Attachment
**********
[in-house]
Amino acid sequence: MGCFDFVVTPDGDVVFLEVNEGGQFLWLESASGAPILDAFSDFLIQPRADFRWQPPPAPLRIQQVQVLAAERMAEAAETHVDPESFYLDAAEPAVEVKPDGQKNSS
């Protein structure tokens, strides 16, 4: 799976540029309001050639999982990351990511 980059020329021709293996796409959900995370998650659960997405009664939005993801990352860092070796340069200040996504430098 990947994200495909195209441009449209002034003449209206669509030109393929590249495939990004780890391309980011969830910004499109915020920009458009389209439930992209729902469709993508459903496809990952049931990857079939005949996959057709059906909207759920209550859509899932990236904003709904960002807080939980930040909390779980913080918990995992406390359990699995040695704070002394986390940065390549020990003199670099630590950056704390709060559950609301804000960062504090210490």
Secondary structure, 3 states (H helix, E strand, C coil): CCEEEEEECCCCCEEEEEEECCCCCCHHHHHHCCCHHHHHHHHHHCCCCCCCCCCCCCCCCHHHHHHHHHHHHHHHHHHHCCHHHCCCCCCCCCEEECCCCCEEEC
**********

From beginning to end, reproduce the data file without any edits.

[in-house]
Amino acid sequence: MGCFDFVVTPDGDVVFLEVNEGGQFLWLESASGAPILDAFSDFLIQPRADFRWQPPPAPLRIQQVQVLAAERMAEAAETHVDPESFYLDAAEPAVEVKPDGQKNSS
């Protein structure tokens, strides 16, 4: 799976540029309001050639999982990351990511 980059020329021709293996796409959900995370998650659960997405009664939005993801990352860092070796340069200040996504430098 990947994200495909195209441009449209002034003449209206669509030109393929590249495939990004780890391309980011969830910004499109915020920009458009389209439930992209729902469709993508459903496809990952049931990857079939005949996959057709059906909207759920209550859509899932990236904003709904960002807080939980930040909390779980913080918990995992406390359990699995040695704070002394986390940065390549020990003199670099630590950056704390709060559950609301804000960062504090210490």
Secondary structure, 3 states (H helix, E strand, C coil): CCEEEEEECCCCCEEEEEEECCCCCCHHHHHHCCCHHHHHHHHHHCCCCCCCCCCCCCCCCHHHHHHHHHHHHHHHHHHHCCHHHCCCCCCCCCEEECCCCCEEEC